Meet Your Military: Guardsman Retires After 56 Years

[caption id="attachment_3811" align="alignleft" width="300"]GuardsmanRetiresAFter07142010 Chief Warrant Officer 4 Nelson "Gene" Blakey of Moweaqua, Ill., retired in June 2010 after 56 years of service with the Illinois Army National Guard. U.S. Army photo by Spc. Michael Camacho[/caption] SPRINGFIELD, Ill.,– A young man working on a farm in Illinois decided to enlist in the National Guard in March 1953 after he received a challenge from his friend and employer.
The Korean War’s cease-fire was near, and President Dwight D. Eisenhower had just started his first term in office.Many things have changed since then, but one thing didn’t change: the young man’s commitment to serve his country. Army Chief Warrant Officer 4 Nelson "Gene" Blakey of Moweaqua, Ill., retired June 1 after 56 years in the Illinois National Guard. "I don't think we will ever find anyone to replace him," said Army Sgt. Maj. Donnie R. Parker of Lincoln, Ill. "I think we can find someone who can do the job -- we have personnel in the office who are covering down on the things that he was responsible for and are getting things done -- but as far as the person, I do not think you will ever find anyone who will compare with the person that Mr. Blakey is." Blakey started his military career working in a U.S. Property and Fiscal Office warehouse here. He progressed through the ranks to sergeant major, and then from chief warrant officer 2 to chief warrant officer 4. Blakey hung up his boots and retired as a traditional Illinois National Guardsman in 1994, but he continued to work for the military as a state employee for 16 more years. Although he has experienced many things throughout his career, Blakey said, his last position was his most enjoyable. "My most rewarding position was the last job I had working in the personnel department, because I was able to help enlisted people," he said. "If they had a problem and could not get it solved within their unit, I would try to help get it solved. I worked there from 1975 until I retired." Others attest to Blakey's passion and ability to help soldiers solve problems. "Mr. Blakey, in the time that I worked with him, was a person that was very interested and concerned with taking care of soldiers," Parker said. "He would go out of his way to do whatever needed to be done to see that the soldiers were being taken care of in a way they should be. He was a very humble, outgoing person who was willing to assist in any way possible, whether it was part of his job description or not." While Blakey's career nearly spanned the length of three 20-year military careers, he said he continued to serve in the Illinois National Guard because of his friends and family. His wife, Bonnie Blakey, also is retired from the Illinois National Guard."My family has been supportive of me," Blakey said. "My wife retired in 1999, and her support and involvement has been very important. If your family knows what you are doing, they stay with you and help you through everything." Most people working at Camp Lincoln here knew Blakey, and many others throughout the state connected with him during their careers as well. "He definitely had the ability to mix his professional career with friendships," said Ray Perry of Springfield, personnel support officer for the Illinois National Guard and a retired colonel with the Illinois Army National Guard. "I always enjoyed making my morning rounds and getting the latest news or thought for the day from him,â€Â Perry said. “He always had the ability to put a smile on your face." Although Blakey has retired, he does not look to take it easy. Instead, he is focusing his attention on things that need to be improved around his house. "I will have horses to take care of, along with house and barn work to do," he said. "I will not slow down. I will keep going as long as I can." July 14, 2010: By Army Sgt. Jesse Houk- 139th Mobile Public Affairs Detachment ***SOT***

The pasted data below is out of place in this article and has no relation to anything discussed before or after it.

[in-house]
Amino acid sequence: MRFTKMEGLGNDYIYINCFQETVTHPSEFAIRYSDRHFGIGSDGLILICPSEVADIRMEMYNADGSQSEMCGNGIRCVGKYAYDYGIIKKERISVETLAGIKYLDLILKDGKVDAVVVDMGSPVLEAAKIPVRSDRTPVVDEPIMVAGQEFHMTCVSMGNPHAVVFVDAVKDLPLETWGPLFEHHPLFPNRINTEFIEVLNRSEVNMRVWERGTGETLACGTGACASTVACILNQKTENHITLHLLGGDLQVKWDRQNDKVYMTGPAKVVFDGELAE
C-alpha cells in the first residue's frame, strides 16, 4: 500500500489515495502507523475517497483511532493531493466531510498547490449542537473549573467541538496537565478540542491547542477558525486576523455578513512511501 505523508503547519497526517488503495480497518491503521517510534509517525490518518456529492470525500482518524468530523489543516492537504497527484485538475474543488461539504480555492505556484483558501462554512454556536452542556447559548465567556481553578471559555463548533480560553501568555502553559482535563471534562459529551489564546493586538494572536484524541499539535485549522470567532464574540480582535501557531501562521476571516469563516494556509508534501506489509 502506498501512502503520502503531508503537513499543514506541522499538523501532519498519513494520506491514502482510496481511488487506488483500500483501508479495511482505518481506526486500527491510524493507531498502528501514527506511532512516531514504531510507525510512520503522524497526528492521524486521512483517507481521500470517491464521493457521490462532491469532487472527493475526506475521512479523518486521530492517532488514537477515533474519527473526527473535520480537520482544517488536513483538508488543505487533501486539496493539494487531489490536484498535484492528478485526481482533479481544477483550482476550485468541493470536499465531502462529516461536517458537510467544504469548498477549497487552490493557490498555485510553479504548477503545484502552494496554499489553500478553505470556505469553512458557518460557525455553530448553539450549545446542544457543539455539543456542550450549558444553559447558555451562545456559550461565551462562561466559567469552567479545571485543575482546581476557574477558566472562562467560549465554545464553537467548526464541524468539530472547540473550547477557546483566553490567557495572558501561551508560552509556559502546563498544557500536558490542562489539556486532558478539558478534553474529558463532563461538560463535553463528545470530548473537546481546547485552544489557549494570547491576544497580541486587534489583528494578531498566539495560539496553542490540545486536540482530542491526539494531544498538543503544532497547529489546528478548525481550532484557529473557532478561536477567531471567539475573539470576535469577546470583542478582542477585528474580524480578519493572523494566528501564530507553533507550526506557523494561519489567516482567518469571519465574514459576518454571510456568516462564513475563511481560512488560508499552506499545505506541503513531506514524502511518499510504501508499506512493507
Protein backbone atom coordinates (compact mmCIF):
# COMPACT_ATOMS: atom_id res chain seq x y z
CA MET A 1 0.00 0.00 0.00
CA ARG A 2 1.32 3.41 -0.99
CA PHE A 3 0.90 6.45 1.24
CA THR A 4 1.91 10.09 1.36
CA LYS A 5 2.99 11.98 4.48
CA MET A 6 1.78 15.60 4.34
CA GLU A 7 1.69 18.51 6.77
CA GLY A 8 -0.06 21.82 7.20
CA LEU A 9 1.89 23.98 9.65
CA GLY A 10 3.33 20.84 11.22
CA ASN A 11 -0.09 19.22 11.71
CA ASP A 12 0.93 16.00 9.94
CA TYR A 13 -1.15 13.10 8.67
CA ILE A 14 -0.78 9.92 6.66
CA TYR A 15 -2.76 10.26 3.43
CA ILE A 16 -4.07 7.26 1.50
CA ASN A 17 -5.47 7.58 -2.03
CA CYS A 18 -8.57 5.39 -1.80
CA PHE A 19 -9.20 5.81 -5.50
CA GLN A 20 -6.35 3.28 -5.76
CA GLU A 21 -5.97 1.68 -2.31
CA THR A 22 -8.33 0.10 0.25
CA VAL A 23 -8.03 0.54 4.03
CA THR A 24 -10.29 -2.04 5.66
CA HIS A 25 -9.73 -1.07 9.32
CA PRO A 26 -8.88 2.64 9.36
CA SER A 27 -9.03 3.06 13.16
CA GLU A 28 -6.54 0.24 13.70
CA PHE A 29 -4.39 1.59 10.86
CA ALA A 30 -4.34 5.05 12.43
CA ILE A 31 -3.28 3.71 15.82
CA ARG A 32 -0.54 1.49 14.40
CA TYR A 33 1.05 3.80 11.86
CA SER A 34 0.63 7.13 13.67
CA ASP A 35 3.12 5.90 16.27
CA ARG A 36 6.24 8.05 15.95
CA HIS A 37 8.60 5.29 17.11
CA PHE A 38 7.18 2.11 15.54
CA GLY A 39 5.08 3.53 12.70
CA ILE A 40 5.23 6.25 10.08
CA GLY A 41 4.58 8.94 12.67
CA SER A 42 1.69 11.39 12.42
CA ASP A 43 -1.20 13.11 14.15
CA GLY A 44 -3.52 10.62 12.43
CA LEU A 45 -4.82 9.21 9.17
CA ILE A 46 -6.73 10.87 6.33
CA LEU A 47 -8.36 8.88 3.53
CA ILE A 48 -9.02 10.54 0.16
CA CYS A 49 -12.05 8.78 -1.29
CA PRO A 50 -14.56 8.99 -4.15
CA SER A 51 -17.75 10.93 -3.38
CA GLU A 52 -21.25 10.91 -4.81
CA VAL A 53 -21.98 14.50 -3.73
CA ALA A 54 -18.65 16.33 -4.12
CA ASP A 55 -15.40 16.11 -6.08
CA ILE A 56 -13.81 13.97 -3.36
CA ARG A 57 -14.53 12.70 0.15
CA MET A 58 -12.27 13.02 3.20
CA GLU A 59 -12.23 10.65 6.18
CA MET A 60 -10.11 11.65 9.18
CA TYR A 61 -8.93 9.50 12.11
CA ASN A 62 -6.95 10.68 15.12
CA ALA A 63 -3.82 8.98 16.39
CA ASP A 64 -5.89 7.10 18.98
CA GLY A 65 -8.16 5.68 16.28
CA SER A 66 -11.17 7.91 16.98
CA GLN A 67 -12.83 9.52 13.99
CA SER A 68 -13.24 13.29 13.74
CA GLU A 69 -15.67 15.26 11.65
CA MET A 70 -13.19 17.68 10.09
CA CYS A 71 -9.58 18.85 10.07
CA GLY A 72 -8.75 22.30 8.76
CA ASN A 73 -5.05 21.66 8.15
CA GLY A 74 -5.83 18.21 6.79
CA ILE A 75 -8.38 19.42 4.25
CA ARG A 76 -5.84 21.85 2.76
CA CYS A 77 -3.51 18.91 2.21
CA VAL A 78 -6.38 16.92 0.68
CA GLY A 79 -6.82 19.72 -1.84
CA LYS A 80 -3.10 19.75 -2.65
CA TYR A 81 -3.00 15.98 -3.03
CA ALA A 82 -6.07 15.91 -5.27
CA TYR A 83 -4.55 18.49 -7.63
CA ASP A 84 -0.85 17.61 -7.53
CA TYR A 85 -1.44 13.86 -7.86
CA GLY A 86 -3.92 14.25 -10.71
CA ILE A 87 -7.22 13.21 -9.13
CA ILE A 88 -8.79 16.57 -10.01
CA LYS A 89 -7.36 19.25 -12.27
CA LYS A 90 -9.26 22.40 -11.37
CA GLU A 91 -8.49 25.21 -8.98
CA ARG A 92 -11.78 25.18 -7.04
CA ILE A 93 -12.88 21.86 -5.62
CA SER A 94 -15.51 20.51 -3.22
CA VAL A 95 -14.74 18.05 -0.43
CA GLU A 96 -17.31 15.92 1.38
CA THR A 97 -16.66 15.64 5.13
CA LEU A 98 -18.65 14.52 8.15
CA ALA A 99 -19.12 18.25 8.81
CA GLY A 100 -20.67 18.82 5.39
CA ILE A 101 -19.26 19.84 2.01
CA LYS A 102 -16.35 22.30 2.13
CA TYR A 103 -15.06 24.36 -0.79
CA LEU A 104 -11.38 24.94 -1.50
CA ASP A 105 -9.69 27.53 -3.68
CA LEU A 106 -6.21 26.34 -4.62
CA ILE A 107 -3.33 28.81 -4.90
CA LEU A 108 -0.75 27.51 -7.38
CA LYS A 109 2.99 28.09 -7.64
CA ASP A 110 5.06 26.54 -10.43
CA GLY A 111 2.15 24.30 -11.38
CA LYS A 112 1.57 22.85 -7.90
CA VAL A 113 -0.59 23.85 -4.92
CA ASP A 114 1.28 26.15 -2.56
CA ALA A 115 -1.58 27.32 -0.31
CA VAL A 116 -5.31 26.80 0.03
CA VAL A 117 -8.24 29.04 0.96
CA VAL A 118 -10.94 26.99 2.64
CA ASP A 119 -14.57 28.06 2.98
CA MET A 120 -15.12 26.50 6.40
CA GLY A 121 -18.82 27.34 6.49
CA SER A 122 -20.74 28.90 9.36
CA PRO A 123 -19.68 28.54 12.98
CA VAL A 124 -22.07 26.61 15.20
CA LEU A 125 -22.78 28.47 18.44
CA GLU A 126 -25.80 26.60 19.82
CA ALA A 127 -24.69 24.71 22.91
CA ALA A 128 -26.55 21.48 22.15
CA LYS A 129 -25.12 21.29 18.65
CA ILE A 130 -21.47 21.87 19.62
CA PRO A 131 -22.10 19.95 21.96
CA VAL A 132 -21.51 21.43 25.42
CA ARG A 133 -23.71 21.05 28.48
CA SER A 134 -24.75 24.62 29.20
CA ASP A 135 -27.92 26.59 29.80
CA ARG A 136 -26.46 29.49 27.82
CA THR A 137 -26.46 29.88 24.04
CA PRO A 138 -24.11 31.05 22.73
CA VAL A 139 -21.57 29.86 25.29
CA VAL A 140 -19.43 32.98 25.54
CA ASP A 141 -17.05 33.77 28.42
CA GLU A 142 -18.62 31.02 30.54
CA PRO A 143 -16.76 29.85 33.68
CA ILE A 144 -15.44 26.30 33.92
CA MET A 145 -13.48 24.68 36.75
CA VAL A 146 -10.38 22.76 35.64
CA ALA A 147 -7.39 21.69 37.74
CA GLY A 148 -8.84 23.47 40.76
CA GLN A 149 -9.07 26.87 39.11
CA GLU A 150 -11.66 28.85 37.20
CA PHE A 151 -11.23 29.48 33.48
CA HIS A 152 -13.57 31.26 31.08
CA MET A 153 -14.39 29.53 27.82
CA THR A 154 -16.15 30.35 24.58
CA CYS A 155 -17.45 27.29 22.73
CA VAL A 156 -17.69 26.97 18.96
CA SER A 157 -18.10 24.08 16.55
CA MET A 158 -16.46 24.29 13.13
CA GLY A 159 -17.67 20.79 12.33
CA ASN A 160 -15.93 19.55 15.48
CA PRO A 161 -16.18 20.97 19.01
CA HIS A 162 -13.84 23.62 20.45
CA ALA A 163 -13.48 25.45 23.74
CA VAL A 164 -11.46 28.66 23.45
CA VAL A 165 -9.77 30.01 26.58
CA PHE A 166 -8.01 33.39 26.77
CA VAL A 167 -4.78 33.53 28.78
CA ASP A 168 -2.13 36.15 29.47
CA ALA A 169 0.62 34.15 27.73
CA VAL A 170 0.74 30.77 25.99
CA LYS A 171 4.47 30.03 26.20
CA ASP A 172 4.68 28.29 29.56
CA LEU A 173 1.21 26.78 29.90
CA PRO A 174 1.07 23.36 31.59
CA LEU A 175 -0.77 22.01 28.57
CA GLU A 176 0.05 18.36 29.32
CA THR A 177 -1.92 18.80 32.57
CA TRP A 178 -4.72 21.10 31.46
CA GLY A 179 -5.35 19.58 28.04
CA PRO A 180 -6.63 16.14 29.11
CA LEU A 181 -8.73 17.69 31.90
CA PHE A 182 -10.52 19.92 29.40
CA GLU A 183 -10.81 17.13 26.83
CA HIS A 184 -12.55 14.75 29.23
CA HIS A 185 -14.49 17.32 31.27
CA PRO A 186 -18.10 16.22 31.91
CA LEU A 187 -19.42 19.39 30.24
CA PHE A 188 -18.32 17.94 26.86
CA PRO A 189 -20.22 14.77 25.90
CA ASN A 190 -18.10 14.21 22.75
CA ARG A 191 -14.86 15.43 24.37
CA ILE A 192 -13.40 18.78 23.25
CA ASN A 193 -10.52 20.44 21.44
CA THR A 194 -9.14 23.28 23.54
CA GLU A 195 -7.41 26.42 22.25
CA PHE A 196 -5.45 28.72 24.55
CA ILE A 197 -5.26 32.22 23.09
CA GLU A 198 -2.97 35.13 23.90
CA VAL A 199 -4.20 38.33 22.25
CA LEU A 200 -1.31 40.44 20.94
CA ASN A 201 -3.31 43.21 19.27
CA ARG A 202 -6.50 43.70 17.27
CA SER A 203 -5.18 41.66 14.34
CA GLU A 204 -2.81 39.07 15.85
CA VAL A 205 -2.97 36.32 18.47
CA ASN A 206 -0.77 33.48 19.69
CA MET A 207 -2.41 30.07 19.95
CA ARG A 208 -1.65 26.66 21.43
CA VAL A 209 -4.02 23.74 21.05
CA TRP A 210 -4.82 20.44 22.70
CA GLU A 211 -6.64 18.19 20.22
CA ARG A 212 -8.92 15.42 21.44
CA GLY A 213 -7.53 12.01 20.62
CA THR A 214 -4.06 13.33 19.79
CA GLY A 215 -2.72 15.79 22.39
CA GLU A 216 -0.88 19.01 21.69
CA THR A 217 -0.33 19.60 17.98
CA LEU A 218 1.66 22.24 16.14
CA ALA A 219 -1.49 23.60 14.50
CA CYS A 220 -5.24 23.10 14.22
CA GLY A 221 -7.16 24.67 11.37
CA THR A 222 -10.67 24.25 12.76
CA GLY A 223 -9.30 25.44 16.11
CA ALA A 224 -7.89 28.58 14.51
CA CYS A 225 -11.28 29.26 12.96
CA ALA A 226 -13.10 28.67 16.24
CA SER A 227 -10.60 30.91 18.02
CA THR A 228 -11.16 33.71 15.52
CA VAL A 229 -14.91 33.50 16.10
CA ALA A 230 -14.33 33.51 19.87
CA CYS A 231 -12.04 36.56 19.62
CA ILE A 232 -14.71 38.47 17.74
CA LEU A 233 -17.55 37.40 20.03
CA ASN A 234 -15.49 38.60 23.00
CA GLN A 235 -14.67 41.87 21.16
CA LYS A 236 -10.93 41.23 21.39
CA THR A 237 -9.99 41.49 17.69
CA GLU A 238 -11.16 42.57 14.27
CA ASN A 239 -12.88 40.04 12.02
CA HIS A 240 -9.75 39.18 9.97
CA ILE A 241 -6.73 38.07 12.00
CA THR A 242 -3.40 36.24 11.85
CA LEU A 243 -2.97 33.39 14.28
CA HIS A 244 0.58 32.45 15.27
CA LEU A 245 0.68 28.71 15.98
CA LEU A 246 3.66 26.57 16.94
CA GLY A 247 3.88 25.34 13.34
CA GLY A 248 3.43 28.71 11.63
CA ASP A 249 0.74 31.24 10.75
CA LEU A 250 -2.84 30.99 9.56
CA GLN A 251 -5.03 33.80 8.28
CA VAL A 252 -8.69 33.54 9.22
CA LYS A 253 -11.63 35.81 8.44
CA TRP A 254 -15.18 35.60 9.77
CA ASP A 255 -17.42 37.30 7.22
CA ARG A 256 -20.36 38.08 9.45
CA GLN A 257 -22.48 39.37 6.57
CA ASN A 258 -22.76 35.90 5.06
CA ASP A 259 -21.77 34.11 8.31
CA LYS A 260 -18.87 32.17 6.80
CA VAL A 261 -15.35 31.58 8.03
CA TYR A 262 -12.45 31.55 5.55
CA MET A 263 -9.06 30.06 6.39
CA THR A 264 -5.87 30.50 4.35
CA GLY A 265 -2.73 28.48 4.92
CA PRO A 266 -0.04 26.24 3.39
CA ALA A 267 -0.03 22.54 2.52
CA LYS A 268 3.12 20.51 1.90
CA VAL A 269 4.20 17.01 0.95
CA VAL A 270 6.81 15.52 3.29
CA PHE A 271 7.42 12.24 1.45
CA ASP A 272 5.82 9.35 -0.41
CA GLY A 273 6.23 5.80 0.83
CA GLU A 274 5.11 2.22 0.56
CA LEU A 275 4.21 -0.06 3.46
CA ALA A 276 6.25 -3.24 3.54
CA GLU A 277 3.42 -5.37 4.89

Meet Your Military: Third-Generation Officer Takes Oath

[caption id="attachment_3807" align="alignleft" width="300"]ThirdGenerationOfficer07132010 Navy Vice Adm. Robert S. Harward, Joint Task Force 435 commander, administers the oath of commissioning to his nephew, Navy Ensign Ian Kriegish, via video teleconference in Kabul, Afghanistan, July 9, 2010. Kriegish is a third-generation sailor in the family to serve as an officer. U.S. Air Force photo by Senior Airman William A. O’Brien[/caption] KABUL, Afghanistan– One of the Navy’s newest officers joined the ranks in a unique way July 9 when he received his commissioning oath via video teleconference from his uncle, a Navy vice admiral who commands a joint task force in Afghanistan.